If you use the direct prototype access method (Object.defineProperty is fine) and other code does not check hasOwnProperty, kittens die! Ok, to be honest, no harm comes to any kitten really but probably things will break and every other developer in your team will hate you:

evil

See that last "SortBy"? Yeah. Not cool. Use Object.defineProperty where you can, and leave the Array.prototype alone otherwise.

  • Please note that property names in JavaScript can be any string and if you have properties starting with a "-" (extremely unlikely and probably not a good idea), you'll need to modify the dynamicSort function to use something else as a reverse sort indicator. – Ege Özcan Jan 10 '13 at 15:18
  • I've noticed that the dynamicSort() in the above example will place capital letters ahead of lowercase letters. For example, if I have the values APd, Aklin, and Abe - the results in an ASC sort should be Abe, Aklin, APd. But with your example, the results are APd, Abe, Aklin. Anyway to correct this behavior? – Lloyd Banks Jul 26 '17 at 22:06
  • 4
    @LloydBanks if you are using this strictly for strings, then you can use var result = a[property].localeCompare(b[property]); instead of var result = (a[property] < b[property]) ? -1 : (a[property] > b[property]) ? 1 : 0;. – Ege Özcan Aug 6 '17 at 8:55
  • Just like a top answer, this one fails in cases where undefine properties exist: [ { a: 5 }, {a:2}, {}, {a:1} ] – dzh Jan 19 at 4:09
  • 1
    @EgeÖzcan It should either put items to the top or bottom, here's implementation I've ended up using pastebin.com/g4dt23jU – dzh Jan 20 at 0:37

In ES6/ES2015 or later you can do this way:

objs.sort((a, b) => a.last_nom.localeCompare(b.last_nom));
  • 17
    this has been available since JS 1.1, the fat arrow piece to this is the ES6/2015 piece. But still very useful, and best answer in my opinion – Jon Harding Feb 22 '16 at 20:30
  • 5
    @PratikKelwalkar: if you need reverse it just switch a and b comparison: objs.sort((a, b) => b.last_nom.localeCompare(a.last_nom)); – Vlad Bezden May 26 '16 at 18:24
  • is it possible to use a index as well to address the field for sorting: instead of last_nom use just the number in the array: 1 ? – and-bri May 29 '17 at 18:15
  • 3
    @VladBezden thanks for your answer! This solution is the first with very small programmatic effort and correct sorting results and a string array like: ["Name1", "Name10", "Name2", "something else", "Name11"]. I got sorting to work correctly with objs.sort((a, b) => a.last_nom.localeCompare(b.last_nom, undefined, {numberic: true})); – scipper Jan 9 at 8:49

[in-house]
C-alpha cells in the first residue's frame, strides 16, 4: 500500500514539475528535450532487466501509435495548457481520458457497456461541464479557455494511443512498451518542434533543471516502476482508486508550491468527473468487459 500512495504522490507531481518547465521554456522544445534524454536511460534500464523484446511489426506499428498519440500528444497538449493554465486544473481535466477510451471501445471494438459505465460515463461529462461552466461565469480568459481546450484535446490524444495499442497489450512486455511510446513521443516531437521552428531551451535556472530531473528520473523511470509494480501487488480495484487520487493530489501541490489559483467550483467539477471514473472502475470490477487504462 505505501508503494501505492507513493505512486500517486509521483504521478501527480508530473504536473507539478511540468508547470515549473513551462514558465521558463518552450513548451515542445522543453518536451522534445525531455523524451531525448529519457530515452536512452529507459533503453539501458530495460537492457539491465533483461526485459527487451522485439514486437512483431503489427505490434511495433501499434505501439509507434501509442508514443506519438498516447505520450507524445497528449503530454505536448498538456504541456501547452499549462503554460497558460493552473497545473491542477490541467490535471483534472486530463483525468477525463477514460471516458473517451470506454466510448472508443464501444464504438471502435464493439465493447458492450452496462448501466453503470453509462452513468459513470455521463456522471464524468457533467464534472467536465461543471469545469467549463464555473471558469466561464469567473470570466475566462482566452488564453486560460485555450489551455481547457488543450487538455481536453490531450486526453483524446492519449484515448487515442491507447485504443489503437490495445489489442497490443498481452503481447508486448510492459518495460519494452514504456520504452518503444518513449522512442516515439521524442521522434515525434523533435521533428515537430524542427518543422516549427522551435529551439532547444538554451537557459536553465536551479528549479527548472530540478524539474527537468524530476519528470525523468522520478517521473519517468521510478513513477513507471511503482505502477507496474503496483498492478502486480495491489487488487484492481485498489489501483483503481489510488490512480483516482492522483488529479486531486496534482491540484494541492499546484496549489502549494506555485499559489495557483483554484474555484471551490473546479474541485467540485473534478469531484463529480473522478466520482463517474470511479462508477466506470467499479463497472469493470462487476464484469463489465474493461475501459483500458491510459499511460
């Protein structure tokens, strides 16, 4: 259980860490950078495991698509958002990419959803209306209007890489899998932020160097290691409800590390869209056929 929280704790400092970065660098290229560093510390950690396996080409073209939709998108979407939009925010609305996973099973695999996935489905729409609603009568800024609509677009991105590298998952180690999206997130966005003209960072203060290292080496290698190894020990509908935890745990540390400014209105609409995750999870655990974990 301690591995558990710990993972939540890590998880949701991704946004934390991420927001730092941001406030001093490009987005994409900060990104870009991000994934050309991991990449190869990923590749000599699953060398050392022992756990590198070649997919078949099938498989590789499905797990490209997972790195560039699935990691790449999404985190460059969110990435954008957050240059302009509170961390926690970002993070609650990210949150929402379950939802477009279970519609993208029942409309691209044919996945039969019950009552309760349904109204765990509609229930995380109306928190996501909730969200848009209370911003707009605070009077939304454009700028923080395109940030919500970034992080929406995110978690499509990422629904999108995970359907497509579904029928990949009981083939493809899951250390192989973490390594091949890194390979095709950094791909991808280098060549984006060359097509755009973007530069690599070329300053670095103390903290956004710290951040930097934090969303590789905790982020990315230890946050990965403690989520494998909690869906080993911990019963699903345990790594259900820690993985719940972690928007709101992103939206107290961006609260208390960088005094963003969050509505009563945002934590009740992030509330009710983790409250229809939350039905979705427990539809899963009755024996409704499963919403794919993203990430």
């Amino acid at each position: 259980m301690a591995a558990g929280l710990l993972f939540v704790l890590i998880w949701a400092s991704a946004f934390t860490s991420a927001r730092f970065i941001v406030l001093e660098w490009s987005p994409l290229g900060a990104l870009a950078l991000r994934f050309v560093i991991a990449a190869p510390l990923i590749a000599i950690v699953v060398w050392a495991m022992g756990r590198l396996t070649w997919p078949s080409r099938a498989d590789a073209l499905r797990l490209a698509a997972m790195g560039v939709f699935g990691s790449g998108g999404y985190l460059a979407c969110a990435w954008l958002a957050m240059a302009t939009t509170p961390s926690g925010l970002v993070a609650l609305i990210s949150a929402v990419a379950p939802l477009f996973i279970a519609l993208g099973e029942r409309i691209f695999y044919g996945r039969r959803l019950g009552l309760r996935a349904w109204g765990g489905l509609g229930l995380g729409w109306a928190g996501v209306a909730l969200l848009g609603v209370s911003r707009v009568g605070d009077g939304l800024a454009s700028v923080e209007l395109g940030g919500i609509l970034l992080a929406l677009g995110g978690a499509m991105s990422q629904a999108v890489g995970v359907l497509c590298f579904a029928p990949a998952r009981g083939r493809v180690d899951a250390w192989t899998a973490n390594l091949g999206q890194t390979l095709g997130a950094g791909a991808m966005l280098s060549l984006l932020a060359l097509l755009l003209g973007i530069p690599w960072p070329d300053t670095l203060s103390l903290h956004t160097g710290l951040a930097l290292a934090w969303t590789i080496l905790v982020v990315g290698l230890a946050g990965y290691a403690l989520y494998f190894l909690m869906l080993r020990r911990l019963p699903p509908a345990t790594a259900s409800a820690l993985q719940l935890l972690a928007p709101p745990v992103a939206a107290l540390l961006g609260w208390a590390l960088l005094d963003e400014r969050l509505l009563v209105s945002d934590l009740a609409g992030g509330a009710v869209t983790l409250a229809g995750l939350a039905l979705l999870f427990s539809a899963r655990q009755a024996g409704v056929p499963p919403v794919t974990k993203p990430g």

underscore.js

use underscore, its small and awesome...

sortBy_.sortBy(list, iterator, [context]) Returns a sorted copy of list, ranked in ascending order by the results of running each value through iterator. Iterator may also be the string name of the property to sort by (eg. length).

var objs = [ 
  { first_nom: 'Lazslo',last_nom: 'Jamf' },
  { first_nom: 'Pig', last_nom: 'Bodine'  },
  { first_nom: 'Pirate', last_nom: 'Prentice' }
];

var sortedObjs = _.sortBy( objs, 'first_nom' );
  • 16
    David, could you edit the answer to say, var sortedObjs = _.sortBy( objs, 'first_nom' );. objs will not be sorted itself as a result of this. The function will return a sorted array. That would make it more explicit. – Jess Jan 9 '14 at 4:01
  • 8
    To reverse sort: var reverseSortedObjs = _.sortBy( objs, 'first_nom' ).reverse(); – Erdal G. Jan 31 '16 at 10:43
  • 1
    you need to load the javascript libary "underscore": <script src="http://cdnjs.cloudflare.com/ajax/libs/underscore.js/1.8.3/underscore-min.js"> </script> – and-bri May 29 '17 at 18:28
  • 3
    Also available in Lodash for the ones who prefer that one – WoJ Apr 17 at 10:49
  • In lodash this would be the same: var sortedObjs = _.sortBy( objs, 'first_nom' ); or if you want it in a different order: var sortedObjs = _.orderBy( objs, ['first_nom'],['dsc'] ); – Travis Heeter Nov 15 at 19:10

Don't get why people make it so complicated:

objs.sort(function(a, b){
  return a.last_nom > b.last_nom;
});

For stricter engines:

objs.sort(function(a, b){
  return a.last_nom == b.last_nom ? 0 : +(a.last_nom > b.last_nom) || -1;
});

Swap the operator to have it sorted by reverse alphabetical order.

  • 12
    This is actually not correct as the function used in sort should return -1, 0, or 1 but the above function returns a boolean. The sort works fine in chrome but fails in PhantomJS for example. See code.google.com/p/phantomjs/issues/detail?id=1090 – schup Apr 22 '14 at 15:05
  • Some engines account for stupidity, this way was kind of exploiting that. I've updated my reply with a proper version. – p3lim Apr 22 '14 at 19:23
  • 16
    I'd suggest editing to take out the first version. Its more succinct so looks more attractive, but it doesn't work, at least not reliably. If someone tries it in one browser and it works, they may not even realise they have a problem (especially if they haven't read the comments). The second version works properly so there is really no need for the first. – Kate Mar 11 '16 at 15:01